In an apparent rejection of the binary legal ontology that restricts any entity to being either a person with rights or a mere thing, the judge asserted that the question that matters is not whether a chimpanzee has the same rights and duties as a human being, but “instead whether he or she has the right to liberty.” The NhRP and the Philosophers’ Brief argued that Kiko, Tommy, and other chimpanzees have such a right because they satisfy the conditions for personhood. (Recently, the NhRP has also advocated for legal recognition of the personhood of other species, including elephants.) The judge criticized the opinions of New York’s lower courts in Tommy’s and Kiko’s cases for relying too much on species membership as the criterion of legal personhood and entitlement to rights. In an extraordinary rejection of the status quo, he argued that limiting the law’s scope, and entitlement to a court’s protection, only to those considered persons “amounts to a refusal to confront a manifest injustice.”

It’s possible that Judge Fahey is endorsing an expansion of the legal ontology to include more than persons and things, with moral patients occupying an intermediary zone. In recent years, a few countries have adopted a third legal category of entities, such as “sentient beings,” to differentiate animals from other living and nonliving things. The recognition that sentient beings have inherent moral value and some legal rights could potentially improve the lot of many nonhuman animals. Nonetheless, there are compelling reasons to be cautious about creating new classes of beings without first considering whether the scope of personhood can and should be extended to include some nonhumans.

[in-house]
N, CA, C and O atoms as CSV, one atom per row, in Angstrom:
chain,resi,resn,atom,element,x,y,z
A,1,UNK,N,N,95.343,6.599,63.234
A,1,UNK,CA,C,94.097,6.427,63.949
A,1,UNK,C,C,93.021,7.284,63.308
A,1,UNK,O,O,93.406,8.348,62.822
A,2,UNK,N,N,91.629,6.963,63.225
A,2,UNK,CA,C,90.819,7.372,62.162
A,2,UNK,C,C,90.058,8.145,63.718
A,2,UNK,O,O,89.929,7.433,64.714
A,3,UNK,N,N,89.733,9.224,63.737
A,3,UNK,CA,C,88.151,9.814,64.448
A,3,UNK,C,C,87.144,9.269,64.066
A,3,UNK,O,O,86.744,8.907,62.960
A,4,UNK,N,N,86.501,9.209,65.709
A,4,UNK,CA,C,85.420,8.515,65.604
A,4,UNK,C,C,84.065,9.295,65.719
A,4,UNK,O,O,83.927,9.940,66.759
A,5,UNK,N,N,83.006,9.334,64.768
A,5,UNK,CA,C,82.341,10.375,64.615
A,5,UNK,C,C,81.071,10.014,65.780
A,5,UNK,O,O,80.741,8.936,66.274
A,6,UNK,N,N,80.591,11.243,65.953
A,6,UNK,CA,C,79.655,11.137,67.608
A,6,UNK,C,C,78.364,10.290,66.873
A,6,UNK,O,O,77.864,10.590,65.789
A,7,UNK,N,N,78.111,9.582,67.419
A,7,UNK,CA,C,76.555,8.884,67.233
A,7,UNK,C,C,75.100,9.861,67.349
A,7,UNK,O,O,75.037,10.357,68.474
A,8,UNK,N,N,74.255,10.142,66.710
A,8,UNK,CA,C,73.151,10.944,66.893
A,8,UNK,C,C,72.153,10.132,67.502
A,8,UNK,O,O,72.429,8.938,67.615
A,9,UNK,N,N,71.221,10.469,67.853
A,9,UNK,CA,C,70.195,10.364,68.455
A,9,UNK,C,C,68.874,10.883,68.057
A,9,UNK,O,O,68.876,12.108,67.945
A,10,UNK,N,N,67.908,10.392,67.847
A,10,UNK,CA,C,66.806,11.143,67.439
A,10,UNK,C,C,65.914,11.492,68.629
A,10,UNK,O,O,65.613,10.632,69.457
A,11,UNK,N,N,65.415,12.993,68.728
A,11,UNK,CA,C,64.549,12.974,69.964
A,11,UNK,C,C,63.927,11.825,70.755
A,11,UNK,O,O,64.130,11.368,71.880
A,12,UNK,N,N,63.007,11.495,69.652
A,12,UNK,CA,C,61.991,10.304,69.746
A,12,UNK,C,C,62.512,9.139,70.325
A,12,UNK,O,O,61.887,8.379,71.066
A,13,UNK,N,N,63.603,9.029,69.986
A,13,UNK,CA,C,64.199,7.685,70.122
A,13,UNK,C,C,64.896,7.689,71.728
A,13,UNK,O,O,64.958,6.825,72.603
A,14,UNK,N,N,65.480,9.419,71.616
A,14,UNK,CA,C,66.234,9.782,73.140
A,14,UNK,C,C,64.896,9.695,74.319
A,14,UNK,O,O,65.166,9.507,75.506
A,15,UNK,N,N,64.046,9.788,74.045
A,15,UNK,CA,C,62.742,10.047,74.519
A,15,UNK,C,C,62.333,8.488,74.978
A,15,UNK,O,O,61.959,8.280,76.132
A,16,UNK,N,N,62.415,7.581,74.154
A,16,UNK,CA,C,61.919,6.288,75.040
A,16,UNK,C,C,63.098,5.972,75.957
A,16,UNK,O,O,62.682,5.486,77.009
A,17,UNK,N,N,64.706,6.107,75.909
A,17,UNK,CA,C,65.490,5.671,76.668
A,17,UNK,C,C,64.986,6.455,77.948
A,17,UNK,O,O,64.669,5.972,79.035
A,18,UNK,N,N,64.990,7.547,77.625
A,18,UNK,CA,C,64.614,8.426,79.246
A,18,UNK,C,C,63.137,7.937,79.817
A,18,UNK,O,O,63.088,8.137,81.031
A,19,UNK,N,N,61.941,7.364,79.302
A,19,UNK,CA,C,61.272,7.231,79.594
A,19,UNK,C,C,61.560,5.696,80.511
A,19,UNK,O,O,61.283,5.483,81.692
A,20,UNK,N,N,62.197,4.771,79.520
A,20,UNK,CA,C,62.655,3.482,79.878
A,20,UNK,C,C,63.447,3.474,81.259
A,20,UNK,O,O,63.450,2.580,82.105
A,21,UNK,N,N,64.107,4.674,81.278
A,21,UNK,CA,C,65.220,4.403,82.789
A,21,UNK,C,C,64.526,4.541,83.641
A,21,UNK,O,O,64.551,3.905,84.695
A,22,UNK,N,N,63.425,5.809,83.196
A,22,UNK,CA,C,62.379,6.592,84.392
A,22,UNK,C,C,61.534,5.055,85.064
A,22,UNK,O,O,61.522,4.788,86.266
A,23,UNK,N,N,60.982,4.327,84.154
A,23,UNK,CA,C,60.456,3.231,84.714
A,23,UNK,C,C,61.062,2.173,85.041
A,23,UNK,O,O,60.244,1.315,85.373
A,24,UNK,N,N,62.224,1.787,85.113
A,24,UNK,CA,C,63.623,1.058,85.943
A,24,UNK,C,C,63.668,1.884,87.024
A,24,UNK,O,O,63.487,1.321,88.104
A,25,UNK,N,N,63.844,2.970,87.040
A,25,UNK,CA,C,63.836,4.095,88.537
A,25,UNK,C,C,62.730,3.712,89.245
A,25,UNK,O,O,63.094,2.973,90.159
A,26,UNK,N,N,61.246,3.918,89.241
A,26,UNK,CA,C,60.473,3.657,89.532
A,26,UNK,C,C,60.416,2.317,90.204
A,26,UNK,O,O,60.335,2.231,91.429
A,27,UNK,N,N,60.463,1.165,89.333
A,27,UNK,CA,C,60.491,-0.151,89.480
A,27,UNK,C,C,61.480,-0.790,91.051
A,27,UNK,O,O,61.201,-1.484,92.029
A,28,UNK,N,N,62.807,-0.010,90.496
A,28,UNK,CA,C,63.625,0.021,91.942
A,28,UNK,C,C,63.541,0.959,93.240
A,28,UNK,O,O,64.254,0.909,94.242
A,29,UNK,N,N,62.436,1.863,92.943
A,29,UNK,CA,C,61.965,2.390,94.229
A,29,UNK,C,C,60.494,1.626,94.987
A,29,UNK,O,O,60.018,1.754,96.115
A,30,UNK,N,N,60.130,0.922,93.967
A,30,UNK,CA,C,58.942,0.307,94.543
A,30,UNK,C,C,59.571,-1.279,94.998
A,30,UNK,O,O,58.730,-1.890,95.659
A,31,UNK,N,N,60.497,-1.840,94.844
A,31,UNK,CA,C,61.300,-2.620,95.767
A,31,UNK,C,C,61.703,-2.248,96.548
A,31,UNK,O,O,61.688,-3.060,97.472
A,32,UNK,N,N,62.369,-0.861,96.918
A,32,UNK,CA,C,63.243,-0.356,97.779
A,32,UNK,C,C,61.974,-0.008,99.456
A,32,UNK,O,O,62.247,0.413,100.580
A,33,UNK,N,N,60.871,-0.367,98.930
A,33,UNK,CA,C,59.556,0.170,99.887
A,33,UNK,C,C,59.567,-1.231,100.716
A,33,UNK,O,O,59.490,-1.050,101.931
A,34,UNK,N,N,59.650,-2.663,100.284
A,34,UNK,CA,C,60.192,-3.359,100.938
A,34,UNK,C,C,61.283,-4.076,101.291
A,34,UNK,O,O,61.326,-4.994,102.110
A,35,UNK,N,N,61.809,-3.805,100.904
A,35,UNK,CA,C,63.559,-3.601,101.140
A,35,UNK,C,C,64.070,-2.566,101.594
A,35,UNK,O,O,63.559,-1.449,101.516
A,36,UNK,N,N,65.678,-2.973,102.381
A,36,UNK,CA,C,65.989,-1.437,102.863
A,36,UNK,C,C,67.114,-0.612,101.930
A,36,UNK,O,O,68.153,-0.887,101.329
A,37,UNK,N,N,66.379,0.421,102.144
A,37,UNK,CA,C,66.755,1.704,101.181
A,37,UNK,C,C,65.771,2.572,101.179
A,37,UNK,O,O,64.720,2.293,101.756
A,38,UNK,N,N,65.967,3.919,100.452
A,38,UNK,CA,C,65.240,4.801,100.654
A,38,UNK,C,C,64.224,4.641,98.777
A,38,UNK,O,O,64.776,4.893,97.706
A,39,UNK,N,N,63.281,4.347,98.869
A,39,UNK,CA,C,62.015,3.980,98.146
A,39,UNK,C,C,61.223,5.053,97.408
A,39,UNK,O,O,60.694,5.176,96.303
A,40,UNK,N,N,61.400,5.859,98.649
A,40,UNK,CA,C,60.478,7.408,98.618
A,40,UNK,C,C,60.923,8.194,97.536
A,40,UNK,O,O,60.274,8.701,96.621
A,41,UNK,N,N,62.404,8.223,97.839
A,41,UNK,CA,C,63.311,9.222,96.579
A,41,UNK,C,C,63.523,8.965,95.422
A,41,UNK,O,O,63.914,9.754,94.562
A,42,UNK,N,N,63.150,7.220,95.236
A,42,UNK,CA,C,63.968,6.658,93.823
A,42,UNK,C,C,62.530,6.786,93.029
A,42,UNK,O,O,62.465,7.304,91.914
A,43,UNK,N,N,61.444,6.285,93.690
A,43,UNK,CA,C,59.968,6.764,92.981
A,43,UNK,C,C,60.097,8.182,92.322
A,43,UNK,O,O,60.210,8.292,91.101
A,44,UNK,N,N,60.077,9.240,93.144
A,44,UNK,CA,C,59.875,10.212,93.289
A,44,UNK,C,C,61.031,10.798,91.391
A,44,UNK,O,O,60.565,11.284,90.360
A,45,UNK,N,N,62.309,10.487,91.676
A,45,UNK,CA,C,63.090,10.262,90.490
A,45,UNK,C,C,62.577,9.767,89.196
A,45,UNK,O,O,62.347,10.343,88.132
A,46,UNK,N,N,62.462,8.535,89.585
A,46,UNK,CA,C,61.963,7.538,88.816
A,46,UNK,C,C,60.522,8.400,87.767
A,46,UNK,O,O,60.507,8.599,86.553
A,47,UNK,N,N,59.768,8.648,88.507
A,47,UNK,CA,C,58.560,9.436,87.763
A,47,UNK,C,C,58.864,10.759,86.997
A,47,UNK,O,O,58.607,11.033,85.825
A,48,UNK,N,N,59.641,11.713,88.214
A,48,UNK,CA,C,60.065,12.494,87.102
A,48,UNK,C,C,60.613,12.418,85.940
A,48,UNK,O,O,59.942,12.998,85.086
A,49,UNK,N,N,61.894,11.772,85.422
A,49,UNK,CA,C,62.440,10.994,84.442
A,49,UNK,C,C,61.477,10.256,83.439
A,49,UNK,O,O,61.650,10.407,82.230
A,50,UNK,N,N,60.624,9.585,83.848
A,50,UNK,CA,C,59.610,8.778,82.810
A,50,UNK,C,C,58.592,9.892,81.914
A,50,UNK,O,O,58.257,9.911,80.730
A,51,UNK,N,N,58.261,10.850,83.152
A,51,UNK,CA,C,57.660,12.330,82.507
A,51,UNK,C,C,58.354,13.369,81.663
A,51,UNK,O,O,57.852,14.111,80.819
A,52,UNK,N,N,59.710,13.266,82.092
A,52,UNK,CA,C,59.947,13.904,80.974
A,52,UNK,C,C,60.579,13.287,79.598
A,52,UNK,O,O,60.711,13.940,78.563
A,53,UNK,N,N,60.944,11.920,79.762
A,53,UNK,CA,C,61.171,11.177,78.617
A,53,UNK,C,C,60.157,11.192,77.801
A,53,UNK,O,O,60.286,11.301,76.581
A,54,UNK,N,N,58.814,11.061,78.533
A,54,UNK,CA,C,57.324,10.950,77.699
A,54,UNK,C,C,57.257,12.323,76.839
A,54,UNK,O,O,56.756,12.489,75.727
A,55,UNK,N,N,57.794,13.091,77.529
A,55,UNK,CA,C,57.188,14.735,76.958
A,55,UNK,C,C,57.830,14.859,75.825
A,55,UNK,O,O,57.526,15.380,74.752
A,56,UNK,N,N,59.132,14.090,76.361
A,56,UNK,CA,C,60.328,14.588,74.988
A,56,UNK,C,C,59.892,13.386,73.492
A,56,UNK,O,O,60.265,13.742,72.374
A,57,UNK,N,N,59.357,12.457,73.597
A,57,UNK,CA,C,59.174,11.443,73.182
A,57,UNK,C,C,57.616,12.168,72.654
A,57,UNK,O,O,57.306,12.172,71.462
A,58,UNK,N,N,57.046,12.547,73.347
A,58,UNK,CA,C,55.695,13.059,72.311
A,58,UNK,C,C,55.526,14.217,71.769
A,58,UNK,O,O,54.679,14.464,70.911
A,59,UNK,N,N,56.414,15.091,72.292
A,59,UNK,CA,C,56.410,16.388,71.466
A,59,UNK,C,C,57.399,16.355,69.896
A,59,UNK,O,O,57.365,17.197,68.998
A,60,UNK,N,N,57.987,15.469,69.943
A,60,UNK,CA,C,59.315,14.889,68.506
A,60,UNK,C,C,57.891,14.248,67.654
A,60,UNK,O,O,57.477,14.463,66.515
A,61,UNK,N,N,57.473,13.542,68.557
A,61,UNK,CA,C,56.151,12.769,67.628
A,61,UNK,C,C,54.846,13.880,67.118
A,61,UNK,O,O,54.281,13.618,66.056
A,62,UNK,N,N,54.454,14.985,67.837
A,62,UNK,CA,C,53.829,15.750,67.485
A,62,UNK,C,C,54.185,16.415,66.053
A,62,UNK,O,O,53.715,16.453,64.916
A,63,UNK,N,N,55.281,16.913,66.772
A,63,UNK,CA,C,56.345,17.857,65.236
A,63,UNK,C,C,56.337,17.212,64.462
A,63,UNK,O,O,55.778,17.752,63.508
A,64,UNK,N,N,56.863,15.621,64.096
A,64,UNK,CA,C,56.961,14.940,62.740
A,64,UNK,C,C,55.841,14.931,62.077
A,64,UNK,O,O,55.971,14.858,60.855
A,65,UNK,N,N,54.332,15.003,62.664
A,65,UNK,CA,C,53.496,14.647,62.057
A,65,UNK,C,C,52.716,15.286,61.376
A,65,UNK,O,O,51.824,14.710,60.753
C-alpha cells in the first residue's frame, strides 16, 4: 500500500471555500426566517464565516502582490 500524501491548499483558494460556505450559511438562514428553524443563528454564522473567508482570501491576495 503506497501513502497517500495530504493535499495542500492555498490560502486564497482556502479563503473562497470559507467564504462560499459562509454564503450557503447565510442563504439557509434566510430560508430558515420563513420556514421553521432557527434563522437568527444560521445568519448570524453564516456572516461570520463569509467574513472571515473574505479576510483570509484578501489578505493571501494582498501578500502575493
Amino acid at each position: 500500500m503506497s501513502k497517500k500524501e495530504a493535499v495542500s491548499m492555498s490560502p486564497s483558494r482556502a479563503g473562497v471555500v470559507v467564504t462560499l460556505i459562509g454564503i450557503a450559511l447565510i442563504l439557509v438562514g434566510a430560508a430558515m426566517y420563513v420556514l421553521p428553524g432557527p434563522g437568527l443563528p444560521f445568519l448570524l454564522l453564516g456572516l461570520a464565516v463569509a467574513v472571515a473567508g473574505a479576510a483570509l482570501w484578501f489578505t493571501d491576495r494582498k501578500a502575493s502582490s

First, in countries where “sentient beings” have been legally recognized, their status remains ambiguous. In France, for example, domesticated and captive animals are recognized as “living, sentient beings,” but the law still considers most animals to be property, albeit “sentient property.” French law allows, in essence, for animals to have their cake, but for them to be eaten, too. The EU’s Treaty of Lisbon, similarly, states that animals are sentient beings entitled to a limited set of freedoms affecting their welfare (e.g., freedom from hunger and thirst), while still recognizing that humans have property rights in animals. At local, state, and federal levels in the U.S., animal welfare laws provide limited protection against some forms of egregious abuse and neglect, but animals remain legal property, with monetary and instrumental rather than inherent value. To have the status of property, liable to be disposed of, held captive, sold, or killed, is to have no important personal rights. It excludes the bodily liberty rights being sought for Tommy and Kiko.

Second, creating a second tier of not-quite-persons could also prove risky for many vulnerable humans, including infants and children, individuals with disabilities, and especially those with cognitive and intellectual disabilities. The moral personhood and worth of these humans is already frequently questioned, as is their right to medical treatment and societal resources. One need not look far back in human history (nor beyond recent headlines) to find numerous occasions when “second class” and “undesirable” humans were systematically mistreated, exploited, expelled, and exterminated.

In his opinion, Judge Fahey cautioned that “in elevating our species, we should not lower the status of other highly intelligent species.” We must be equally careful that the class of “moral patients” or “sentient beings” is not relegated to second class (or lower) status. Animals in that in-between legal space are treated much more like things than persons with rights and liberties. If there is no doubt that a chimpanzee is not merely a thing, as Judge Fahey himself stated, then there should be no doubt that justice requires more than to be treated like one.

Syd M Johnson, PhD, is an associate professor of philosophy and bioethics at Michigan Technological University. Twitter @LSydMJohnson

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Published on: May 30, 2018
Published in: Animal Welfare, Hastings Bioethics Forum, Humans and Nature